Predecessor’s materials (when you are an administrator): what can you learn? What can you reuse?
ALP: Accelerated Learning Program (there are many models, but Community College of Baltimore County is the model and program that generated the ALP model and trained many of the campuses using ALP in the U.S.)
The amazing Sara Webb-Sunderhaus generously made her entire keynote presentation, “Lean on Me: Self-Accommodation and Teaching with Disabilities” available on Scribd (link below).
I hope you’ll read her full talk. This is an amazing story and journey. Sara’s brave story touches on: mindful teaching, abundant self-care, questions about identity, changing identity, the role and load of writing program administrators, disclosing impairments to students, feminism, the whole self, vulnerability, and a call to think about how to structure work in ways that allow you to do your best work–whatever that means at a given time in your life.
A few quotes from Sara’s talk that really spoke to me:
“I vividly remember thinking that one moment had changed my life in ways I did not yet understand…”
“Over the past year and a half, I have struggled to come to terms with a changing identity, sense of self, and expectations. Today I’d like to talk with you about what this process has been like. Specifically, I will discuss the impact of my disability on my teaching, the types of resources I have needed and continue to need, and how I have learned to practice self-accommodation as I continue to come to terms with the ways my life has changed over the past 18 months.”
“If I had been an adjunct, with no health insurance, there is no doubt I would have had to declare bankruptcy. But I was not an adjunct—I was a tenured associate professor, with a great deal of sick time, supportive colleagues, and a caring chair. All of these factors were critical resources as I adjusted to my new reality.”
“What I have had to learn this academic year — and what I am still in the process of learning — is how to implement low-spoon theories of writing program administration and teaching and make use of the resources available to me. I refer here to Christine Miserandino’s spoon theory, which uses spoons as metaphors for energy.”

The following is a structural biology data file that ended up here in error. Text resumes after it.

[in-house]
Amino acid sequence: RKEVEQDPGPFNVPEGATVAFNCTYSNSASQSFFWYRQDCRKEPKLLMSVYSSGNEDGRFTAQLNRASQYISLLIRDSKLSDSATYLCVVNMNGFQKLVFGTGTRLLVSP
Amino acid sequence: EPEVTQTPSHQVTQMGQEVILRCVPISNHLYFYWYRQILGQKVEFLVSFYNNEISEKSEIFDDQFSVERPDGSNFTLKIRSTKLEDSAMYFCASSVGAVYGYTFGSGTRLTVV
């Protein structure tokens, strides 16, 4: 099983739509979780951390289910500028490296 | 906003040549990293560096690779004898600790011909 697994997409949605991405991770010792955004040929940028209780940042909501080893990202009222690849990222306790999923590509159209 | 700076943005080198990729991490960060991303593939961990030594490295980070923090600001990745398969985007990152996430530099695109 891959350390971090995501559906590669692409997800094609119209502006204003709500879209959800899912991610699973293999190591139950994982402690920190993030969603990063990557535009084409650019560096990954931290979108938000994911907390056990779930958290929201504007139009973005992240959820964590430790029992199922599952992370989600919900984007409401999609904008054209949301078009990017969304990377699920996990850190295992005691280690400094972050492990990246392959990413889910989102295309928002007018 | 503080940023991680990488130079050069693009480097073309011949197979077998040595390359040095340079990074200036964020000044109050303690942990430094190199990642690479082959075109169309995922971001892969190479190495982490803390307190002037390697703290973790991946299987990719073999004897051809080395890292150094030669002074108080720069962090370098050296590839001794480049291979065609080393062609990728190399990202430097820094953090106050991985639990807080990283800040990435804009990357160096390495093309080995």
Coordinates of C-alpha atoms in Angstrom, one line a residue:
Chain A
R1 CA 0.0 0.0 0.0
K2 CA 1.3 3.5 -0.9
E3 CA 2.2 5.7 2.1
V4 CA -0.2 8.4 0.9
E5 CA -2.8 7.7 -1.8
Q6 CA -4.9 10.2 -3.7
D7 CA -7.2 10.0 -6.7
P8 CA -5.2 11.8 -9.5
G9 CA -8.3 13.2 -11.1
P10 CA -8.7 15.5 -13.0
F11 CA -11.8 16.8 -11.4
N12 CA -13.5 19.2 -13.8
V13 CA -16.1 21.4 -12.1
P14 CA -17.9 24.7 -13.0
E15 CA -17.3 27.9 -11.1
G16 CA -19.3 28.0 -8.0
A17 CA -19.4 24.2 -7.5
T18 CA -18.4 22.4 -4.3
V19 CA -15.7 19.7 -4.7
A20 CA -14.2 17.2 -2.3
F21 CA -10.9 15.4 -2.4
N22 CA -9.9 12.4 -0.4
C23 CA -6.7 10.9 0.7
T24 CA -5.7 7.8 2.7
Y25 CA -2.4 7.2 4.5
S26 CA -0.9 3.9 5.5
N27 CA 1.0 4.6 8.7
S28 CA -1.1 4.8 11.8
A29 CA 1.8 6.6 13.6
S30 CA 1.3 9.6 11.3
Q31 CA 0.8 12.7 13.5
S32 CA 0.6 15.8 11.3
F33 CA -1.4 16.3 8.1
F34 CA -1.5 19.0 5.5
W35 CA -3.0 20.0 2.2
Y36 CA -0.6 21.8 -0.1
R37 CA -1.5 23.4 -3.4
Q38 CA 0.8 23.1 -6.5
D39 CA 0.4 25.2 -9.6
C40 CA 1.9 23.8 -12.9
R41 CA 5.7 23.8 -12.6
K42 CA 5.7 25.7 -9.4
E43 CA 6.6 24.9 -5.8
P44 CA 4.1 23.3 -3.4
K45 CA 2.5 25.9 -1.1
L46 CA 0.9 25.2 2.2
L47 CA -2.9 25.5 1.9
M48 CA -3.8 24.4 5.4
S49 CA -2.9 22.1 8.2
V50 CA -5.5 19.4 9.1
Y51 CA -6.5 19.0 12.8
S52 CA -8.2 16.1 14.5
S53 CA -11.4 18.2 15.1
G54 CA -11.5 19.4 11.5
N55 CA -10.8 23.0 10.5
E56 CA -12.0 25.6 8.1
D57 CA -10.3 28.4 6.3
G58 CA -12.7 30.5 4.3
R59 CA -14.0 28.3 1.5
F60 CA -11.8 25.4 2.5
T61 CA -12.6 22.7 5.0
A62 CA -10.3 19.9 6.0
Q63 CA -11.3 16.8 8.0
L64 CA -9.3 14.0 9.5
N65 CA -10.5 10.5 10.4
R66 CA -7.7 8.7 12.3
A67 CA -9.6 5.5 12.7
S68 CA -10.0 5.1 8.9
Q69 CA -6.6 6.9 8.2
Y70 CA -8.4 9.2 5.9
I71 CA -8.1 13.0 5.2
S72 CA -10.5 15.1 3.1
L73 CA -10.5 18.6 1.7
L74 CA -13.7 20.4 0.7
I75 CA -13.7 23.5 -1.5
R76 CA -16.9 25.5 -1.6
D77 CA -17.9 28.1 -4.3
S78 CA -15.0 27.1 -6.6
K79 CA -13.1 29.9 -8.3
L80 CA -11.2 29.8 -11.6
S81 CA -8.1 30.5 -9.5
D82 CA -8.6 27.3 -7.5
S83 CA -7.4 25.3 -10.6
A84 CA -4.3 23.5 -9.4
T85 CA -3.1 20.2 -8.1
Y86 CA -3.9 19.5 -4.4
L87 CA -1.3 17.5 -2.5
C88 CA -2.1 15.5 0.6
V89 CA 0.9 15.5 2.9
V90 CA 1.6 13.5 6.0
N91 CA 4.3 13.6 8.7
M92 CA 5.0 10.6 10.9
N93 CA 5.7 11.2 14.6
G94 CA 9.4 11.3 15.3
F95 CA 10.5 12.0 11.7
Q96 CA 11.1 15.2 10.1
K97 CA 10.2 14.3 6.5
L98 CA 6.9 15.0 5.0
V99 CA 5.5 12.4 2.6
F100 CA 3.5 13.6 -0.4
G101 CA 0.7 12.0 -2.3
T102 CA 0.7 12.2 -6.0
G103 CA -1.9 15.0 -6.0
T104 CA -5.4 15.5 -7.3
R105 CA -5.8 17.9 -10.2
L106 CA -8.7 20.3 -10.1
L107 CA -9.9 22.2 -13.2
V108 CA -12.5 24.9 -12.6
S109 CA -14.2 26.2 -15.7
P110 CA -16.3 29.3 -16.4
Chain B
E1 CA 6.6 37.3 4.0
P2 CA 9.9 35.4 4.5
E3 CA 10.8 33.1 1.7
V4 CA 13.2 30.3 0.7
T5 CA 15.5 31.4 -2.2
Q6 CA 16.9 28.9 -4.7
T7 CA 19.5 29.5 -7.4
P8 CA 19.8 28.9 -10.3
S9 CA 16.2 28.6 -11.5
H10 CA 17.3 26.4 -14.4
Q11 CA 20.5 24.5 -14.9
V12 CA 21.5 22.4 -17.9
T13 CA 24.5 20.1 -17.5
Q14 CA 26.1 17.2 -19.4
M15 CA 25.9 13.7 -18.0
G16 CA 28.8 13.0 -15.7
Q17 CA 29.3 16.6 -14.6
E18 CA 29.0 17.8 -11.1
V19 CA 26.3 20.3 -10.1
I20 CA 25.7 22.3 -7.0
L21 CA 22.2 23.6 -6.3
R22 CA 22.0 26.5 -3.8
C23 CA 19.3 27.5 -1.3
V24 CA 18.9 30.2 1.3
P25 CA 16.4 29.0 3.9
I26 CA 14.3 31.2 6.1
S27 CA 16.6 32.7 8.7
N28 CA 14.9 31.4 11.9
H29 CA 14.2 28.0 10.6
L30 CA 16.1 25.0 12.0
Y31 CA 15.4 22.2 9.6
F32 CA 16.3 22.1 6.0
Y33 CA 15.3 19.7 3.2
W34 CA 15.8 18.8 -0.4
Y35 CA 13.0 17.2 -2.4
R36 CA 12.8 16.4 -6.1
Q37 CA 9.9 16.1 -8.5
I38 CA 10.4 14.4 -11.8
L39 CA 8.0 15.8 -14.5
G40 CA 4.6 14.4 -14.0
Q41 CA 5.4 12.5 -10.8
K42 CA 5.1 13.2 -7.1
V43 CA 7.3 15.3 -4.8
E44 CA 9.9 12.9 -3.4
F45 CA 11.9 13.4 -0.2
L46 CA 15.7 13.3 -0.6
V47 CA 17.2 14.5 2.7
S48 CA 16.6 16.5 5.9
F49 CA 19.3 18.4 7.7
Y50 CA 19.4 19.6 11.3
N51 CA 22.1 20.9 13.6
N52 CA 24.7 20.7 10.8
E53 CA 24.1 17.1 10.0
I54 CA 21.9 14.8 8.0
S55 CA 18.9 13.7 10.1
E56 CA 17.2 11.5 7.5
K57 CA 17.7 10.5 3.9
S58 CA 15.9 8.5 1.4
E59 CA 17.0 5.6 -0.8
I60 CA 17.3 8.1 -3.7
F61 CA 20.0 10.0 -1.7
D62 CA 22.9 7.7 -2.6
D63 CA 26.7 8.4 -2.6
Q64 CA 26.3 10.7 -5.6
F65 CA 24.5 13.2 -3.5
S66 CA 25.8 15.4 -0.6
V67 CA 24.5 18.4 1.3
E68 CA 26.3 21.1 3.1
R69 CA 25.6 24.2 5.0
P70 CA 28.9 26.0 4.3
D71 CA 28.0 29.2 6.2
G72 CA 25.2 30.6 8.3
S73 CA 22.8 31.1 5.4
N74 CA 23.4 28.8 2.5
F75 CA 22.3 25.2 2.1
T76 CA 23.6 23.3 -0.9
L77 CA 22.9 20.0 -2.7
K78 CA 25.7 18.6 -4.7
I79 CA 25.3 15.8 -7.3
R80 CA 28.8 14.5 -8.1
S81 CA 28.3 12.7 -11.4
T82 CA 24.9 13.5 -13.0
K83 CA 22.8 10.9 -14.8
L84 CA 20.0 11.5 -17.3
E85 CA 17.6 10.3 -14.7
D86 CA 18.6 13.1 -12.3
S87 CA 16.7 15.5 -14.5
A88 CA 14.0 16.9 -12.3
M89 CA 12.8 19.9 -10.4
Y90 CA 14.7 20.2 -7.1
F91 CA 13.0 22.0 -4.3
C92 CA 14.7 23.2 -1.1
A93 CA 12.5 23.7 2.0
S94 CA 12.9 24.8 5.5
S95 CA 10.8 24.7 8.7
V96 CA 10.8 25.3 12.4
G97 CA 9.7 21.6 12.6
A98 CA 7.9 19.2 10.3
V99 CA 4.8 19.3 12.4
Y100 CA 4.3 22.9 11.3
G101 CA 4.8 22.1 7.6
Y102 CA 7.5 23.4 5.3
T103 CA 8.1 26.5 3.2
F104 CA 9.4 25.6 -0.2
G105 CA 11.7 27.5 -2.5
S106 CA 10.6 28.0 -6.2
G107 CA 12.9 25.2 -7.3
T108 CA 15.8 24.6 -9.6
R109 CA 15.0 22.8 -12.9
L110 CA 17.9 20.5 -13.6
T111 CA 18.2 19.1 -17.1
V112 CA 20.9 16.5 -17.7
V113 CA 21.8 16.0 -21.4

“Self-accommodation is an intensely important and woefully overlooked academic practice, especially for women,” adding that “it is directly at odds with America’s culture of ruthless self-reliance and ‘toughing it out,’ with women’s perceptions of self-worth being tied to usefulness, with expectations of female availability, and with our own (often founded) fears of appearing ‘weak’ or less capable than male colleagues” (173).”
“It forced me to become comfortable with accepting help and relying on others when appropriate, and it made me explore why I had such a fear of being a burden to others. I have learned — and am still learning — that it is okay to ask for help when I need it. That does not mean that I am over-reliant on others or not doing my job. I do not have to constantly prove to myself that I am strong or independent, because I know that I am all of those things; accepting a dear colleague’s help does not lessen me in any way.”
“I’ve now reached a place where it feels like a responsibility, not a burden, to disclose my disability to students. I want all students to know that people who at first glance may appear “able bodied” may not be. I want students— both those with disabilities and those without — to know that being born with or acquiring a disability may change someone’s life, but it doesn’t necessarily have to change their goals and ambitions.”